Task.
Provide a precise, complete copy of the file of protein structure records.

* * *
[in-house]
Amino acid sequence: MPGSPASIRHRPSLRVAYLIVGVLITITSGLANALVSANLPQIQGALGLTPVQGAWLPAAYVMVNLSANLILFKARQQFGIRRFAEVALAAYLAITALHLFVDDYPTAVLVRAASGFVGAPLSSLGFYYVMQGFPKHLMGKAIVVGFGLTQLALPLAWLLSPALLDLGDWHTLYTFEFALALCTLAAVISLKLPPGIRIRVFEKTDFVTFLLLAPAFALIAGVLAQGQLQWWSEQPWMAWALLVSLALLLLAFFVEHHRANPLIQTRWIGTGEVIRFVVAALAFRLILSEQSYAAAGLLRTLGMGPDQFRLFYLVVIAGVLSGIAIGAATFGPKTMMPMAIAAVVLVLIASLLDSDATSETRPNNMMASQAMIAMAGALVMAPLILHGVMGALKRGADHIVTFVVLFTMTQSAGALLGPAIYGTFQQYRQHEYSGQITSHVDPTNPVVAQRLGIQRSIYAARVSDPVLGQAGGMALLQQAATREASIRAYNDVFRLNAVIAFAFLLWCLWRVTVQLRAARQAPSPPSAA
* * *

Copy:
[in-house]
Amino acid sequence: MPGSPASIRHRPSLRVAYLIVGVLITITSGLANALVSANLPQIQGALGLTPVQGAWLPAAYVMVNLSANLILFKARQQFGIRRFAEVALAAYLAITALHLFVDDYPTAVLVRAASGFVGAPLSSLGFYYVMQGFPKHLMGKAIVVGFGLTQLALPLAWLLSPALLDLGDWHTLYTFEFALALCTLAAVISLKLPPGIRIRVFEKTDFVTFLLLAPAFALIAGVLAQGQLQWWSEQPWMAWALLVSLALLLLAFFVEHHRANPLIQTRWIGTGEVIRFVVAALAFRLILSEQSYAAAGLLRTLGMGPDQFRLFYLVVIAGVLSGIAIGAATFGPKTMMPMAIAAVVLVLIASLLDSDATSETRPNNMMASQAMIAMAGALVMAPLILHGVMGALKRGADHIVTFVVLFTMTQSAGALLGPAIYGTFQQYRQHEYSGQITSHVDPTNPVVAQRLGIQRSIYAARVSDPVLGQAGGMALLQQAATREASIRAYNDVFRLNAVIAFAFLLWCLWRVTVQLRAARQAPSPPSAA